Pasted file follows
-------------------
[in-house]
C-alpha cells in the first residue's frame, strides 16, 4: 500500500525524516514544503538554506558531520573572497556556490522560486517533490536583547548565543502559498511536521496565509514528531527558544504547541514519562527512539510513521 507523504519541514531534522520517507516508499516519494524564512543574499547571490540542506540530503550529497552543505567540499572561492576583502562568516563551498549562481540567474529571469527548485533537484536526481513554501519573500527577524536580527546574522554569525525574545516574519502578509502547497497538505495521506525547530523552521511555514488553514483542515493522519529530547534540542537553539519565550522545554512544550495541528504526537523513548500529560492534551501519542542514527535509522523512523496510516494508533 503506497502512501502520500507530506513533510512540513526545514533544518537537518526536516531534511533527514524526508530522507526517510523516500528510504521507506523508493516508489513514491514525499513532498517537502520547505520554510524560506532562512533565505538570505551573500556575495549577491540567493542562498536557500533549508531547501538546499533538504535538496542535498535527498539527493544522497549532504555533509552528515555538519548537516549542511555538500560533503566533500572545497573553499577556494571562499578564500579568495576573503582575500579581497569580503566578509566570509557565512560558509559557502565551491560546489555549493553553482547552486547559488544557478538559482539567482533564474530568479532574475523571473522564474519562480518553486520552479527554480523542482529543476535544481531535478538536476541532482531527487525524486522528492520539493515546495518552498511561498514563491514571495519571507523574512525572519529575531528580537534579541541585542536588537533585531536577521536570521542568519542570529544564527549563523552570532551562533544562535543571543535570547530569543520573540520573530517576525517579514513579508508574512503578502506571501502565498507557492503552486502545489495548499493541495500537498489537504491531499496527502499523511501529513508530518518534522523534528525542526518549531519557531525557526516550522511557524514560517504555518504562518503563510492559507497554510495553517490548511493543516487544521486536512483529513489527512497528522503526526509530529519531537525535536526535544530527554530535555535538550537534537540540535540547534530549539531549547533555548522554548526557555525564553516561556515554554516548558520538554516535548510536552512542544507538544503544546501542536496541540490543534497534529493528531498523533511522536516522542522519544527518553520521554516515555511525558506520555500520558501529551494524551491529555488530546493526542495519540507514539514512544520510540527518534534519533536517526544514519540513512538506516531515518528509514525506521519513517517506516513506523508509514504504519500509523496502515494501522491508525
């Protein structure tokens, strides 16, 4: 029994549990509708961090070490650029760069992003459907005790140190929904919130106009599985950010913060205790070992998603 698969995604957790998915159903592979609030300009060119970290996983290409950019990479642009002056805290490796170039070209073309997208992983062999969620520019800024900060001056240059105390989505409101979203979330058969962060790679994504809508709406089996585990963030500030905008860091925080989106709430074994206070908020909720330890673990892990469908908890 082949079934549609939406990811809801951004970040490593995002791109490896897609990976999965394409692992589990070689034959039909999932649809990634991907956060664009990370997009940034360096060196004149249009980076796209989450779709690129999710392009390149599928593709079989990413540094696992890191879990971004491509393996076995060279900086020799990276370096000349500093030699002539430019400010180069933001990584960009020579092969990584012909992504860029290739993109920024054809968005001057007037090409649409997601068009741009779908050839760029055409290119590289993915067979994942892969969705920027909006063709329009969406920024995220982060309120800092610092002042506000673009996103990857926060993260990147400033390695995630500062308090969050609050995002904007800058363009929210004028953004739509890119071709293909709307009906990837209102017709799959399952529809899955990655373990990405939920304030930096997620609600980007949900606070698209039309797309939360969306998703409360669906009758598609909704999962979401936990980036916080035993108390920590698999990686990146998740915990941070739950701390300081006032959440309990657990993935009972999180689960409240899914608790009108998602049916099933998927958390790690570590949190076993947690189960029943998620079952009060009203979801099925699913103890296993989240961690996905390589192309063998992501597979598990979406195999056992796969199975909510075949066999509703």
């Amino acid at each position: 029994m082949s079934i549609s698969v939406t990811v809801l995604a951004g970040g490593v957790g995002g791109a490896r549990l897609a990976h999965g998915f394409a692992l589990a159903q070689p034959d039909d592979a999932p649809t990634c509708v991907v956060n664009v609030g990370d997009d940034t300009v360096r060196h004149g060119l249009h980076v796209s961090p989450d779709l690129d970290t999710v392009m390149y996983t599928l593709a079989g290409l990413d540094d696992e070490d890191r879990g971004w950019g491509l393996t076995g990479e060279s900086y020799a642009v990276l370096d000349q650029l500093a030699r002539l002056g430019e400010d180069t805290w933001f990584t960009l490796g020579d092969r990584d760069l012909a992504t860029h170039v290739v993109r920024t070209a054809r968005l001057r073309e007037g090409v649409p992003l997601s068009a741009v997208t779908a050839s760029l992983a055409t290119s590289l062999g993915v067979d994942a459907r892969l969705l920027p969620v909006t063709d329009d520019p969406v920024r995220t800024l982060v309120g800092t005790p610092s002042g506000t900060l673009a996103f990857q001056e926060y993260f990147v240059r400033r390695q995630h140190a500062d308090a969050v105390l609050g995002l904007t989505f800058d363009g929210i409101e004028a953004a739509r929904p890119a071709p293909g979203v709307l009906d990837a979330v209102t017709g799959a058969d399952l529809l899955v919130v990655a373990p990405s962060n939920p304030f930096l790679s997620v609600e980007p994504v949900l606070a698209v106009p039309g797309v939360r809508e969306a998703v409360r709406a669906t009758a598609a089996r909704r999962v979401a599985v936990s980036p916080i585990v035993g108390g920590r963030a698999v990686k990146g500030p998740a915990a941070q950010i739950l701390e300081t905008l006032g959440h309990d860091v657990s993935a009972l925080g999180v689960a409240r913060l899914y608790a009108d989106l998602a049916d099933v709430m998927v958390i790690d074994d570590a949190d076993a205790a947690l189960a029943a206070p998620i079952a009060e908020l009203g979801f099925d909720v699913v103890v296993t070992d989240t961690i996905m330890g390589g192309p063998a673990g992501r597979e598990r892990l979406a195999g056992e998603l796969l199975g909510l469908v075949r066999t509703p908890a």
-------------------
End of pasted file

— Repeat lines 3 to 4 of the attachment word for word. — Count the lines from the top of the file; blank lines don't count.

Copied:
């Protein structure tokens, strides 16, 4: 029994549990509708961090070490650029760069992003459907005790140190929904919130106009599985950010913060205790070992998603 698969995604957790998915159903592979609030300009060119970290996983290409950019990479642009002056805290490796170039070209073309997208992983062999969620520019800024900060001056240059105390989505409101979203979330058969962060790679994504809508709406089996585990963030500030905008860091925080989106709430074994206070908020909720330890673990892990469908908890 082949079934549609939406990811809801951004970040490593995002791109490896897609990976999965394409692992589990070689034959039909999932649809990634991907956060664009990370997009940034360096060196004149249009980076796209989450779709690129999710392009390149599928593709079989990413540094696992890191879990971004491509393996076995060279900086020799990276370096000349500093030699002539430019400010180069933001990584960009020579092969990584012909992504860029290739993109920024054809968005001057007037090409649409997601068009741009779908050839760029055409290119590289993915067979994942892969969705920027909006063709329009969406920024995220982060309120800092610092002042506000673009996103990857926060993260990147400033390695995630500062308090969050609050995002904007800058363009929210004028953004739509890119071709293909709307009906990837209102017709799959399952529809899955990655373990990405939920304030930096997620609600980007949900606070698209039309797309939360969306998703409360669906009758598609909704999962979401936990980036916080035993108390920590698999990686990146998740915990941070739950701390300081006032959440309990657990993935009972999180689960409240899914608790009108998602049916099933998927958390790690570590949190076993947690189960029943998620079952009060009203979801099925699913103890296993989240961690996905390589192309063998992501597979598990979406195999056992796969199975909510075949066999509703």
């Amino acid at each position: 029994m082949s079934i549609s698969v939406t990811v809801l995604a951004g970040g490593v957790g995002g791109a490896r549990l897609a990976h999965g998915f394409a692992l589990a159903q070689p034959d039909d592979a999932p649809t990634c509708v991907v956060n664009v609030g990370d997009d940034t300009v360096r060196h004149g060119l249009h980076v796209s961090p989450d779709l690129d970290t999710v392009m390149y996983t599928l593709a079989g290409l990413d540094d696992e070490d890191r879990g971004w950019g491509l393996t076995g990479e060279s900086y020799a642009v990276l370096d000349q650029l500093a030699r002539l002056g430019e400010d180069t805290w933001f990584t960009l490796g020579d092969r990584d760069l012909a992504t860029h170039v290739v993109r920024t070209a054809r968005l001057r073309e007037g090409v649409p992003l997601s068009a741009v997208t779908a050839s760029l992983a055409t290119s590289l062999g993915v067979d994942a459907r892969l969705l920027p969620v909006t063709d329009d520019p969406v920024r995220t800024l982060v309120g800092t005790p610092s002042g506000t900060l673009a996103f990857q001056e926060y993260f990147v240059r400033r390695q995630h140190a500062d308090a969050v105390l609050g995002l904007t989505f800058d363009g929210i409101e004028a953004a739509r929904p890119a071709p293909g979203v709307l009906d990837a979330v209102t017709g799959a058969d399952l529809l899955v919130v990655a373990p990405s962060n939920p304030f930096l790679s997620v609600e980007p994504v949900l606070a698209v106009p039309g797309v939360r809508e969306a998703v409360r709406a669906t009758a598609a089996r909704r999962v979401a599985v936990s980036p916080i585990v035993g108390g920590r963030a698999v990686k990146g500030p998740a915990a941070q950010i739950l701390e300081t905008l006032g959440h309990d860091v657990s993935a009972l925080g999180v689960a409240r913060l899914y608790a009108d989106l998602a049916d099933v709430m998927v958390i790690d074994d570590a949190d076993a205790a947690l189960a029943a206070p998620i079952a009060e908020l009203g979801f099925d909720v699913v103890v296993t070992d989240t961690i996905m330890g390589g192309p063998a673990g992501r597979e598990r892990l979406a195999g056992e998603l796969l199975g909510l469908v075949r066999t509703p908890a």